Anthony Braxton - New York, Fall 1974 (1975), 8/10

Anthony Braxton was and is unfortunately overlooked due to his hyper-intellectual approach to music and musical philosophy. He was one of the most gifted artists in jazz during the late sixties and beyond, both as a performer and especially as a composer. There is almost no reference point to compare this particular work's production and sensibility to before the seventies (other than perhaps brief moments of a record like Eric Dolphy's Iron Man that Braxton would later draw direct inspiration from) and a very select few to this day. This recording reinforces what many dislike in his music and aesthetic, as it initially sounds jarring for anyone unfamiliar with Braxton's work, but the compositions, performances and vision are absolutely brilliant without exception. It is stunning how every individual moment on this recording offers something brilliant; even on repeated listens you can find something new every single time buried in its ample depth. Holland, Wheeler and Cooper have some particularly moving performances on tracks 1-3 and 6 and add a unique flavor with their uniquely individual contributions. The trio of saxophones along with Braxton on track five is a particularly brave but pleasing creative choice, especially at that particular stage in the album's flow and narrative progression. In fact, these musicians display such inherent chemistry in their work here that they would continue to work together for many years to come other several other pseudonyms. Some seriously innovative experimentation for a 1974 recording that has been expanded on substantially over the years by continually creative jazz musicians including and especially by Braxton himself. Moments like the first half of the opener’s beginning and Braxton stretching the physical limits of his instrument right away (similar to his equally impressive and forward-thinking For Alto) in the context of a grandiose composition exemplify what makes this record so particularly special even among his other bravely creative works such as the equally brave and forward thinking follow up to this album Five Pieces 1975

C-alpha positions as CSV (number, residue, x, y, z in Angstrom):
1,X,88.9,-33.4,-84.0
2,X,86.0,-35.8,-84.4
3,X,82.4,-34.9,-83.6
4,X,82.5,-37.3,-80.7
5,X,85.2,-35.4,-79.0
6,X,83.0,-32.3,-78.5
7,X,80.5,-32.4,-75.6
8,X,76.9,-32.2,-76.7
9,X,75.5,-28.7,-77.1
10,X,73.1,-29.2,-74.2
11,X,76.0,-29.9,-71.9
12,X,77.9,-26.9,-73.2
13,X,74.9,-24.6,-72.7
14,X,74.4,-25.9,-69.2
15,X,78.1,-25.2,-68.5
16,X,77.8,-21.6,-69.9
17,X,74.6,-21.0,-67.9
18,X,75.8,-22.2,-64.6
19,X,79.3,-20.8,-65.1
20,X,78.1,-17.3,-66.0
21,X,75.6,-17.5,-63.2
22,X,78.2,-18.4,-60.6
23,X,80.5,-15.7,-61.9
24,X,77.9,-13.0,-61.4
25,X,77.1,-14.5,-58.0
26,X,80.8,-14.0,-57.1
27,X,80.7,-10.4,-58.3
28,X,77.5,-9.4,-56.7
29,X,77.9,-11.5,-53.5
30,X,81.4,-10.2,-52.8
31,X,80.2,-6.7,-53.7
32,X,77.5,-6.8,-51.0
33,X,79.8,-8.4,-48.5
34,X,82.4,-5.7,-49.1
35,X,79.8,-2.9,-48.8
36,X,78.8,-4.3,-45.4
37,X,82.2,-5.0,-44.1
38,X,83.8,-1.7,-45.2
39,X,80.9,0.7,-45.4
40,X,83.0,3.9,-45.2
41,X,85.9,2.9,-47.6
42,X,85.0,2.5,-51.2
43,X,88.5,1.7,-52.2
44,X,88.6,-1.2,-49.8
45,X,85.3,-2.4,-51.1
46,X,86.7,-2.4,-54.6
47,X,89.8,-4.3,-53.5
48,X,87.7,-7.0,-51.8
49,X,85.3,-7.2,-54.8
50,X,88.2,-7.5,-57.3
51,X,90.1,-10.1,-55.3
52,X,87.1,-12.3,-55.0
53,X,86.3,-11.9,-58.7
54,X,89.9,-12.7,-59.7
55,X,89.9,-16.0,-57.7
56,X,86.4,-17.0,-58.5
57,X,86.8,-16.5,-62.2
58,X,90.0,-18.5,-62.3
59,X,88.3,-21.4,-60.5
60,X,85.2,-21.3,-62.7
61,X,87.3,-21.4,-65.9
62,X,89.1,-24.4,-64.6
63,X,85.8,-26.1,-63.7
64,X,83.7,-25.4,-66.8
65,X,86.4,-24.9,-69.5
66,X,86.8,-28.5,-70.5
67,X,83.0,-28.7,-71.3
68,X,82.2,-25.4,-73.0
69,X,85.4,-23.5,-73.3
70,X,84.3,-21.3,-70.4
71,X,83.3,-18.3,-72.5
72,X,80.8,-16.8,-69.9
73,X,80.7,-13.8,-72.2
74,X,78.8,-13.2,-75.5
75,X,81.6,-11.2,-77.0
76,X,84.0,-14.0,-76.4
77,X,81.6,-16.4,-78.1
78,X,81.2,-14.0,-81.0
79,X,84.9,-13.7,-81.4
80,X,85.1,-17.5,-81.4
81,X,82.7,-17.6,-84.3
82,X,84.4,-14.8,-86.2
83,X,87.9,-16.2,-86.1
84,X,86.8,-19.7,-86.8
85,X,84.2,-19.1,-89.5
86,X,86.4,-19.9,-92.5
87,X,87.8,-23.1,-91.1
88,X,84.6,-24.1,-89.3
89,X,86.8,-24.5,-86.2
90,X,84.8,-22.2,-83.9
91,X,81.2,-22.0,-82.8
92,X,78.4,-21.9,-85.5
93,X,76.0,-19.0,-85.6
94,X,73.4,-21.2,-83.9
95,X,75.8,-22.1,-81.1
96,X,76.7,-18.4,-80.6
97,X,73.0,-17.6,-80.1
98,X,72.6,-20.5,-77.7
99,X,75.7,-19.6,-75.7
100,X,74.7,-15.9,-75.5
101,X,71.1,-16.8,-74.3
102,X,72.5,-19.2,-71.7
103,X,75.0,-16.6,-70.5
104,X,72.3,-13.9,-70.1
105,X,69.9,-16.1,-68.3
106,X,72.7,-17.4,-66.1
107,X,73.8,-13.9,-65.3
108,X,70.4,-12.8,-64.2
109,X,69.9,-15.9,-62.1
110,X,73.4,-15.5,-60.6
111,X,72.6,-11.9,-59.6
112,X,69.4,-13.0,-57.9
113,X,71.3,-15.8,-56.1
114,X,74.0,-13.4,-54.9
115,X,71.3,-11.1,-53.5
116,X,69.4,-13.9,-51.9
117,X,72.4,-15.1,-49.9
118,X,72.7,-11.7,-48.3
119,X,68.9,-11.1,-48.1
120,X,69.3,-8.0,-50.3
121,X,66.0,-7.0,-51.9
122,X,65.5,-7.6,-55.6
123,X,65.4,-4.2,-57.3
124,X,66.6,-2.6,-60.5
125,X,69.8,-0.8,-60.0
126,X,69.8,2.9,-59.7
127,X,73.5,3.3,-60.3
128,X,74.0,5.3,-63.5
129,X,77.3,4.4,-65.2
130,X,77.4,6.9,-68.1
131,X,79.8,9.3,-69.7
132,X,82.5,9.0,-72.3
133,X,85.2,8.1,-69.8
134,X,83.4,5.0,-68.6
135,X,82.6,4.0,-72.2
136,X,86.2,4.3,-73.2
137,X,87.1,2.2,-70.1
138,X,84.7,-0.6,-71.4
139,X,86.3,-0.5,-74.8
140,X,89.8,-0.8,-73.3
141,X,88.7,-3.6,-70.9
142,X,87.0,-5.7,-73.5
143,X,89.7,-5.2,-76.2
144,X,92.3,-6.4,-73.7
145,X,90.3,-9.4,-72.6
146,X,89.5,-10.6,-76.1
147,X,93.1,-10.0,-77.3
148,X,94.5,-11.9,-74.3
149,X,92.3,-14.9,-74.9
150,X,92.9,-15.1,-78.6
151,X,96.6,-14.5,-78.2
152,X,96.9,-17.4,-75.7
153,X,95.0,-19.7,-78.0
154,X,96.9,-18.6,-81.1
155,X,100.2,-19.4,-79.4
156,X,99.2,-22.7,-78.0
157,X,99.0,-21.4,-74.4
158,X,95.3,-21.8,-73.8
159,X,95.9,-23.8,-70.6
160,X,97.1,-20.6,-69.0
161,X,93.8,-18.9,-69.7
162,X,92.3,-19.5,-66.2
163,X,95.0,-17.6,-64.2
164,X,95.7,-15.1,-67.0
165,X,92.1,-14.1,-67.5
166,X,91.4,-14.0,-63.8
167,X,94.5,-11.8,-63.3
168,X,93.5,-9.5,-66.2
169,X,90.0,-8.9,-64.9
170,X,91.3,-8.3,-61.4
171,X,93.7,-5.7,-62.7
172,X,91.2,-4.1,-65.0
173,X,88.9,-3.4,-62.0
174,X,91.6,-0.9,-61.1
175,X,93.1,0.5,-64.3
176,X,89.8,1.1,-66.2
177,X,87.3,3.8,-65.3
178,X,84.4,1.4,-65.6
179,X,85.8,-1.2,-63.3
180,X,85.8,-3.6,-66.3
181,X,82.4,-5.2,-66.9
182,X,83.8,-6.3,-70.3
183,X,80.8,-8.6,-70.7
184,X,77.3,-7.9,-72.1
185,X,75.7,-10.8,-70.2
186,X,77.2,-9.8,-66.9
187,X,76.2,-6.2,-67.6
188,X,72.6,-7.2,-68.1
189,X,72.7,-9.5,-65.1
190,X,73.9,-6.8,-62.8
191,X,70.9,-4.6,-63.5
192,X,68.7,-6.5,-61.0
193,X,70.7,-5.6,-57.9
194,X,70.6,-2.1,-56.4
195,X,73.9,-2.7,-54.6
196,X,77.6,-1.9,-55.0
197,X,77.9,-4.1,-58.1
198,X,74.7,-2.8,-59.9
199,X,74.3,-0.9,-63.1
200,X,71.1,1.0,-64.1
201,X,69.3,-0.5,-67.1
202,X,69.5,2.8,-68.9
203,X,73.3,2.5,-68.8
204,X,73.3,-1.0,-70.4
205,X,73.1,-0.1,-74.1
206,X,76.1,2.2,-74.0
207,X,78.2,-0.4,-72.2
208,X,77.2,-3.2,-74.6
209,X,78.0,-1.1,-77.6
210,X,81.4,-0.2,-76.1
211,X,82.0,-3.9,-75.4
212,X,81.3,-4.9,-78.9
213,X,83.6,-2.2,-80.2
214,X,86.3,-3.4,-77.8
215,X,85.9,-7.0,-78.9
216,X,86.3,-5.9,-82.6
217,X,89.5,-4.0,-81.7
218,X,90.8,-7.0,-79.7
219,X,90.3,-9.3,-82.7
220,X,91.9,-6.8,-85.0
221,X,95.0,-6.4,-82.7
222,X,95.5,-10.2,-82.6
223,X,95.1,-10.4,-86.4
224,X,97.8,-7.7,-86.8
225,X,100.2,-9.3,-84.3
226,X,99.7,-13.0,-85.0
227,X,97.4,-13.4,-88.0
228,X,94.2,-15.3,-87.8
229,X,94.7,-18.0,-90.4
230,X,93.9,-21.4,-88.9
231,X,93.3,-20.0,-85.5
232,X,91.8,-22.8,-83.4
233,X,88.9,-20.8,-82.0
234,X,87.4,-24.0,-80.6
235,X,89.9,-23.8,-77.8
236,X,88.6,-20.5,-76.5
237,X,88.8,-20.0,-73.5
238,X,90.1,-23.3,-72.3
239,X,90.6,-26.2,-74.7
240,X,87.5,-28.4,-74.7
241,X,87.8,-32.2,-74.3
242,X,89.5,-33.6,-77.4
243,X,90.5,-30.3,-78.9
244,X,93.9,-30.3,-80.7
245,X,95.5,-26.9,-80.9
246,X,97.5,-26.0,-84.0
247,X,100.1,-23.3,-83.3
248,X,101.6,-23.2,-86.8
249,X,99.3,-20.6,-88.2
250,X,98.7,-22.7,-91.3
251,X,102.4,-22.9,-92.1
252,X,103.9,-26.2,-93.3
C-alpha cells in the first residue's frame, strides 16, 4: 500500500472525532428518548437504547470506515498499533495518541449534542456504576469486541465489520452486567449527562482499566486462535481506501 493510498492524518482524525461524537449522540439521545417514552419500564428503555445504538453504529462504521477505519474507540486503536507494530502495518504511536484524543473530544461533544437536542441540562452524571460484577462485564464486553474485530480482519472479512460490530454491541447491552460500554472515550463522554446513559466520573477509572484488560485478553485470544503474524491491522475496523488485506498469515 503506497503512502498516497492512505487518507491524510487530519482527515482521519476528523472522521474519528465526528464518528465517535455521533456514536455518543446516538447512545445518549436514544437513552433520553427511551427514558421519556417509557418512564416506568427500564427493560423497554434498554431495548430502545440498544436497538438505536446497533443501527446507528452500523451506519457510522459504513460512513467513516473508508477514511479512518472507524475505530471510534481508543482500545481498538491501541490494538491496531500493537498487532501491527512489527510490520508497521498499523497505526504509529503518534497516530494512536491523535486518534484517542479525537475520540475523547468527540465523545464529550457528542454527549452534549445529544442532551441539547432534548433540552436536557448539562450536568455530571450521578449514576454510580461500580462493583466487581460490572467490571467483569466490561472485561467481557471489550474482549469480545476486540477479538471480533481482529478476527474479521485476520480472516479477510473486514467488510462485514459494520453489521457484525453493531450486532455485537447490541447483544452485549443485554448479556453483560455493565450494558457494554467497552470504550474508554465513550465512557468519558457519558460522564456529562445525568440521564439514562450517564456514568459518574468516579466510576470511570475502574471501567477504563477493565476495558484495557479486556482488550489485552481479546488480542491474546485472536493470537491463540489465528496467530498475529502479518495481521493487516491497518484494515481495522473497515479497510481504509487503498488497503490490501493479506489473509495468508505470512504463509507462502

New York, Fall 1974 is the manifestation of everything I personally enjoy about truly innovative and boundary-pushing jazz. Even beyond the moments of surprise, it can groove and bop with the best of them, wearing its experimentative bebop influences on its sleeve with honesty and genuine inspiration. While some of Braxton's later work was more realized and reflected a maturation not only in his development as a musician with more breadth but also in his personal musical philosophy, this album and this place in time reflects some of his most successful compositional structures ever recorded. Structures being a key factor when considering a record leaning so heavily on its foundational qualities. While some of Braxton's musical ideas throughout his career have become too cerebral for their own good, although there is still an audience of musicians for such work, on New York, Fall 1974 they are pleasingly balanced against a soulful rhythm section and a striking developmental variety in flavor with each song. A prime example being his idea of African 'bi-aitional' music (incorporating both the masculine and the feminine vibrational principles) illustrated in the juxtaposition of the first three tracks played in succession along with four and five. The closer “23A” incorporates Braxton's inclination for staccato line formings 'as a basis to establish territories of improvisation'. As with much free improvisation music, the performers are given sparse notation as a foundation for free expression, in order to actualize personal inventions in the musical space. There are also present, albeit sparingly on this record, moments when some performers are playing with indeterminate time structure; an idea Braxton would explore more deeply on later albums and as early as Creative Orchestra Music. Of course, the personnel on this record are outstanding including the aforementioned Holland, Wheeler and Cooper as well as the prolific Leroy Jenkins featuring on track six. Not to mention the astounding fact that Braxton contributes alto, flute, clarinet, sopranino and contrabass. The exceptionally wide variety of compositions and style of material on this record makes it a great introduction to Braxton's musical ideas in combination with his contributions to others' works. Absolutely essential for a holistic jazz experience.